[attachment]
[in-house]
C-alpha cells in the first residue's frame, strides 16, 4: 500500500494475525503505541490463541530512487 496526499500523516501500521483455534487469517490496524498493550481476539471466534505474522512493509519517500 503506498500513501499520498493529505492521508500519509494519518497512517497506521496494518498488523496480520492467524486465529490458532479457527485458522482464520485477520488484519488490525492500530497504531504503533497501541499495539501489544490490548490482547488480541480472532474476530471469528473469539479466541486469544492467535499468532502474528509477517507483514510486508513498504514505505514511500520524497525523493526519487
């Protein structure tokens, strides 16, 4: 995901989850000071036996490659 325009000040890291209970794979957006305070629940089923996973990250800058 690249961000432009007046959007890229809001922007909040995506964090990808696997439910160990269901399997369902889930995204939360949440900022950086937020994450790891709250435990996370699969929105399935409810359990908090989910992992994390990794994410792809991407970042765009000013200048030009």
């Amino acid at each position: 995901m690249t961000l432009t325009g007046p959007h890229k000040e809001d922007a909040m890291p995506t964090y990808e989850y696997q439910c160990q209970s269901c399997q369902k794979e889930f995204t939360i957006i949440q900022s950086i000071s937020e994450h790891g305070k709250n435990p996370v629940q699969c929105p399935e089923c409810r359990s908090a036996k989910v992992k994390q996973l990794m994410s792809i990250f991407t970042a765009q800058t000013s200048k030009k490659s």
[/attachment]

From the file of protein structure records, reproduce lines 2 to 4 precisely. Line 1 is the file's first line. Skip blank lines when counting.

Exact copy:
C-alpha cells in the first residue's frame, strides 16, 4: 500500500494475525503505541490463541530512487 496526499500523516501500521483455534487469517490496524498493550481476539471466534505474522512493509519517500 503506498500513501499520498493529505492521508500519509494519518497512517497506521496494518498488523496480520492467524486465529490458532479457527485458522482464520485477520488484519488490525492500530497504531504503533497501541499495539501489544490490548490482547488480541480472532474476530471469528473469539479466541486469544492467535499468532502474528509477517507483514510486508513498504514505505514511500520524497525523493526519487
């Protein structure tokens, strides 16, 4: 995901989850000071036996490659 325009000040890291209970794979957006305070629940089923996973990250800058 690249961000432009007046959007890229809001922007909040995506964090990808696997439910160990269901399997369902889930995204939360949440900022950086937020994450790891709250435990996370699969929105399935409810359990908090989910992992994390990794994410792809991407970042765009000013200048030009």
């Amino acid at each position: 995901m690249t961000l432009t325009g007046p959007h890229k000040e809001d922007a909040m890291p995506t964090y990808e989850y696997q439910c160990q209970s269901c399997q369902k794979e889930f995204t939360i957006i949440q900022s950086i000071s937020e994450h790891g305070k709250n435990p996370v629940q699969c929105p399935e089923c409810r359990s908090a036996k989910v992992k994390q996973l990794m994410s792809i990250f991407t970042a765009q800058t000013s200048k030009k490659s």